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Charity Donations Plummet, But Some Orgs Win Big in Tough Times

The data is in and last year donations to America's biggest charities dropped by 11 percent, four times worse than after September 11.

The last time American charities panicked like this was after September, 11, 2001. Then, after a flood of donations to the Red Cross was mishandled, wars loomed, and the economy sputtered donations dropped off 2.8 percent. That's nothing. The data is in and last year, donations to America's biggest charities dropped by four times that, 11 percent.

Every year The Chronicle of Philanthropy surveys the largest 400 fundraising non-profits in America and asks how much they pulled in from donations, government money is excluded. They also ask about right now. 2010 doesn't look much better so far. Overall large non-profits are not expecting a slingshot back to peak generosity, they predict an average rebound of just 1.4 percent.

A few lessons are buried in this data that help us understand fundraising, American generosity and the nonprofit sector. The first is that the more than $300 billion dollar non-profit industry is wildly diverse when it comes to how the economic collapse affected fundraising. This survey deals just with the biggest 400 of them—a group that gets one of every four dollars donated. Still, we learn how giving shifts in response to a financial meltdown.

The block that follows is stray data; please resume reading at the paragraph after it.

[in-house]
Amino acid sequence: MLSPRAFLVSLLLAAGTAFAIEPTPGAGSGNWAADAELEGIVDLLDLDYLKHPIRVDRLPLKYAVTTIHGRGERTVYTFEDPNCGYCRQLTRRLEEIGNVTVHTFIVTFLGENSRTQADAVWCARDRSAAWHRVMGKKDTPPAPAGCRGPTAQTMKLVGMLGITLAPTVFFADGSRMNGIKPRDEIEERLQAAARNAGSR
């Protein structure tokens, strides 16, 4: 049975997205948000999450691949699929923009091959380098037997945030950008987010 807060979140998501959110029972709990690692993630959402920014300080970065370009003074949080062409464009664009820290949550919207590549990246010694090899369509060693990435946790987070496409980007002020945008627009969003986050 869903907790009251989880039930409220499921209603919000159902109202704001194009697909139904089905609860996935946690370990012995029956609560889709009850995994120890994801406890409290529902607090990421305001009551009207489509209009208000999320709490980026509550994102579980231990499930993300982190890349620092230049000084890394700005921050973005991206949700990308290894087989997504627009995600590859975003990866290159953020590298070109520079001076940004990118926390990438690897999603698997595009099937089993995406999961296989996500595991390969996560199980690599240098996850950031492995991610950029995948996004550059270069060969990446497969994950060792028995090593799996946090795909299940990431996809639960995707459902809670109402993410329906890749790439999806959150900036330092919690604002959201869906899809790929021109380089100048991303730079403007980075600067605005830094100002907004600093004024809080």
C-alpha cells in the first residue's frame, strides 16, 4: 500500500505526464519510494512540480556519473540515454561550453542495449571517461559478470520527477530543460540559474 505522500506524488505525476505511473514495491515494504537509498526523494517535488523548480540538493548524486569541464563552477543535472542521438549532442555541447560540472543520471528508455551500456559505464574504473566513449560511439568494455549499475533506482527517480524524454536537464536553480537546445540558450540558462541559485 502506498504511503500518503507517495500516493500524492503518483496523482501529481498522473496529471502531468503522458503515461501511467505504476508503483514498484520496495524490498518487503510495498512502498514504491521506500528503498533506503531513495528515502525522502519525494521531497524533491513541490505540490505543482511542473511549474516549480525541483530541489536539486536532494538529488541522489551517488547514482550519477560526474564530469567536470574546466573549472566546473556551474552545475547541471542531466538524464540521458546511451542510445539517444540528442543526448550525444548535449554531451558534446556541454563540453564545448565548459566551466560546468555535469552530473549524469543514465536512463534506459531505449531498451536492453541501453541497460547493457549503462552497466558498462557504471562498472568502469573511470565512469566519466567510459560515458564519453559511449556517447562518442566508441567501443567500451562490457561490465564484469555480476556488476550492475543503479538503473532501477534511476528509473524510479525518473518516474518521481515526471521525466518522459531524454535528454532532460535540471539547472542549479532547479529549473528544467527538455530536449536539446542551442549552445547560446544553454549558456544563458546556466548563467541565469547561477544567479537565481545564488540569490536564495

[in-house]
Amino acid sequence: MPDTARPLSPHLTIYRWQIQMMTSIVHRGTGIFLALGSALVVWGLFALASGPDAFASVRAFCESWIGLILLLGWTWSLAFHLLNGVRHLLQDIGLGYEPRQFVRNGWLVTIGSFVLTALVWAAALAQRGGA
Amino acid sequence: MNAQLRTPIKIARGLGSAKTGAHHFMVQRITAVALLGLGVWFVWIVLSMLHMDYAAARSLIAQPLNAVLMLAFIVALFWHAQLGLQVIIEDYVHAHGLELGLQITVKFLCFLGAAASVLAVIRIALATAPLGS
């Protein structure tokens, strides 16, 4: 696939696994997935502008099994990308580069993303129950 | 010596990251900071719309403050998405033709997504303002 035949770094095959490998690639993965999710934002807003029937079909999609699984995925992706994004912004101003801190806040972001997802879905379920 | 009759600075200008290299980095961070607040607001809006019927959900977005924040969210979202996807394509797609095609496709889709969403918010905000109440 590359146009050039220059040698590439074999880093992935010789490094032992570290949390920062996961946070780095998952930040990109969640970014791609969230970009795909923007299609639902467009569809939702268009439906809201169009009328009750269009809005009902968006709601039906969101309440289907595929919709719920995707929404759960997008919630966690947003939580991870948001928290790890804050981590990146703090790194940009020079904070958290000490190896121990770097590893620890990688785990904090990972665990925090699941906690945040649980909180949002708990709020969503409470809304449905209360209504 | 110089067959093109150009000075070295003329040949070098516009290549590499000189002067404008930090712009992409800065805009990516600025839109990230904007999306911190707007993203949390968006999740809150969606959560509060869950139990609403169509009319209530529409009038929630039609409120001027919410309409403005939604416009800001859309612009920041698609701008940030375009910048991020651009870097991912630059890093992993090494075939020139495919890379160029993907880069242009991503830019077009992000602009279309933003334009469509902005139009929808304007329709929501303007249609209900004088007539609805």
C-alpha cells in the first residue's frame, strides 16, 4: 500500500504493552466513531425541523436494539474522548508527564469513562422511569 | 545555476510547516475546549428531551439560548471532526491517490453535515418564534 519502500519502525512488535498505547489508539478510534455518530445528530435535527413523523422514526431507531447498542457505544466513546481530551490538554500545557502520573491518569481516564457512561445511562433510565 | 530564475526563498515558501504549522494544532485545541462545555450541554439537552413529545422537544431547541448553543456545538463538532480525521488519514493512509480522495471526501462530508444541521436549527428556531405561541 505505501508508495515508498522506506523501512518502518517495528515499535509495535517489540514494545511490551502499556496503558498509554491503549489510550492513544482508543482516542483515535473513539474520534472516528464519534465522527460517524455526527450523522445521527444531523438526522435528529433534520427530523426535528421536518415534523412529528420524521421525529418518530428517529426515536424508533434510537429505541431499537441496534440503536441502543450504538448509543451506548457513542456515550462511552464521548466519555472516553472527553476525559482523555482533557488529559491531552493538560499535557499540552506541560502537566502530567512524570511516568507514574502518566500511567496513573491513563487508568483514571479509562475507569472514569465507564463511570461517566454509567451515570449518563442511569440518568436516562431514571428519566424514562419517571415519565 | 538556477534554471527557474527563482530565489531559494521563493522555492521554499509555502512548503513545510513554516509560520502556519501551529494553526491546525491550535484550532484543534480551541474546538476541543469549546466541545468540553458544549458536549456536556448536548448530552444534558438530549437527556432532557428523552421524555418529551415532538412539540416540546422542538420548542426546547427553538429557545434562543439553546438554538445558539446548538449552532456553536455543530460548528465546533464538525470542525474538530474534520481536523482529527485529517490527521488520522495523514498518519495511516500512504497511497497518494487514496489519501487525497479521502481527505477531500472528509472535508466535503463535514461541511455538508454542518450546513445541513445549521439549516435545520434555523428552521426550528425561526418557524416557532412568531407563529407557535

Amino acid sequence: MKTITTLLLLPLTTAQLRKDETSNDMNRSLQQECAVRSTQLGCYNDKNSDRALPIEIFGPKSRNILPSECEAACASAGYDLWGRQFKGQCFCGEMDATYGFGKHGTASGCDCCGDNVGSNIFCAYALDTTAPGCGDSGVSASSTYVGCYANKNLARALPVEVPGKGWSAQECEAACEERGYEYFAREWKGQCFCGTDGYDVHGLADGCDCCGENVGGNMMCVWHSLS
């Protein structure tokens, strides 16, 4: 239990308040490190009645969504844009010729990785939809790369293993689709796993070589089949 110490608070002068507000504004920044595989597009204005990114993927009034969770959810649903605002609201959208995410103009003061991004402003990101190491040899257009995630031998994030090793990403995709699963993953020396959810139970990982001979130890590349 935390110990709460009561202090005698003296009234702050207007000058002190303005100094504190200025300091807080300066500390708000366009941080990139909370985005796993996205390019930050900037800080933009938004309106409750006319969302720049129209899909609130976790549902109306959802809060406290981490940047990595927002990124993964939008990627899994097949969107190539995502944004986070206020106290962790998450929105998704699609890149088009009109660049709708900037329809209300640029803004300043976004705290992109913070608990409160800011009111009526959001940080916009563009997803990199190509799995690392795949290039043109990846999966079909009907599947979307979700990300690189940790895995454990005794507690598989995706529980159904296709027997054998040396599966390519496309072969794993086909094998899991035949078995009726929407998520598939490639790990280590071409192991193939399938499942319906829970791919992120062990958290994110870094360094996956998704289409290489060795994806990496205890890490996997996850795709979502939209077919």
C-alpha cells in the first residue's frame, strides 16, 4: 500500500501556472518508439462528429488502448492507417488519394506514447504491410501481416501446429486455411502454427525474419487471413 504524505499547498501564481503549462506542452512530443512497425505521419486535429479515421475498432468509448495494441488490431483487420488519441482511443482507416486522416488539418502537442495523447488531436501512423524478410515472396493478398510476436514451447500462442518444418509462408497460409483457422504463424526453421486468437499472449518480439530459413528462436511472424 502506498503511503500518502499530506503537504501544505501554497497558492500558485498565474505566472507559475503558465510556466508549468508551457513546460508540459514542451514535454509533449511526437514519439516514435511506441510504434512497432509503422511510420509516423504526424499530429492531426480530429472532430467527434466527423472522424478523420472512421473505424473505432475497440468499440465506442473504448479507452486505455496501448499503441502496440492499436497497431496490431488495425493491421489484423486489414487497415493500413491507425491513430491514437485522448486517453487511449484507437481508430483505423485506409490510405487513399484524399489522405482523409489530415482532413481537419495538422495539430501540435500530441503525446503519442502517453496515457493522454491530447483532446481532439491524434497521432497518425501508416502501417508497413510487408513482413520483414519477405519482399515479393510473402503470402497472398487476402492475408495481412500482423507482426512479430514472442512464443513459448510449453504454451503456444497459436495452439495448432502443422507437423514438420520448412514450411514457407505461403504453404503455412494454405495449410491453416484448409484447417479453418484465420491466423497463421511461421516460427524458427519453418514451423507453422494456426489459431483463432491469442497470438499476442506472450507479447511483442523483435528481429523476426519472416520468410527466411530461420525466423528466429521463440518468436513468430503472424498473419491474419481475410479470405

Some charities that depend on stock contributions—like the Fidelity Charitable Gift Fun, down 40.3 percent—lost big. Heather Joslyn, an editor at the Chronicle of Philanthropy who worked on this study says,"it does seem that who your donors are, is a factor. If you have been relying on gifts of stocks or real estate that might not have been a winning strategy." Arts and culture groups also lost out as donors with limited money who had to prioritize their giving.

Meanwhile, if you depend on compassion and cash, it wasn't such a bad year. Catholic Charities, for instance, jumped 5.2 percent in their fundraising. Donors are seeing need within their communities and responding. That is a big part of the success for Catholic Charities, Joslyn says. "There is growing need in their community and they've done a good job of making donors aware of that need."

Its going to be a slow road back according to estimates from these big nonprofits. But smaller, newer organizations can still grow, and more importantly innovate. Most of the largest charities are excellent service providers at a massive scale, but they are rarely the organizations that pilot and prototype solutions to root causes of the problems they work hard to ameliorate. We still need to watch, nurture and protect the health of the upstarts. More on that in future posts.

Image: (CC) by Flickr user Stuartpilbrow

CORRECTION: An earlier version of this post incorrectly stated the percent change for Catholic Charities

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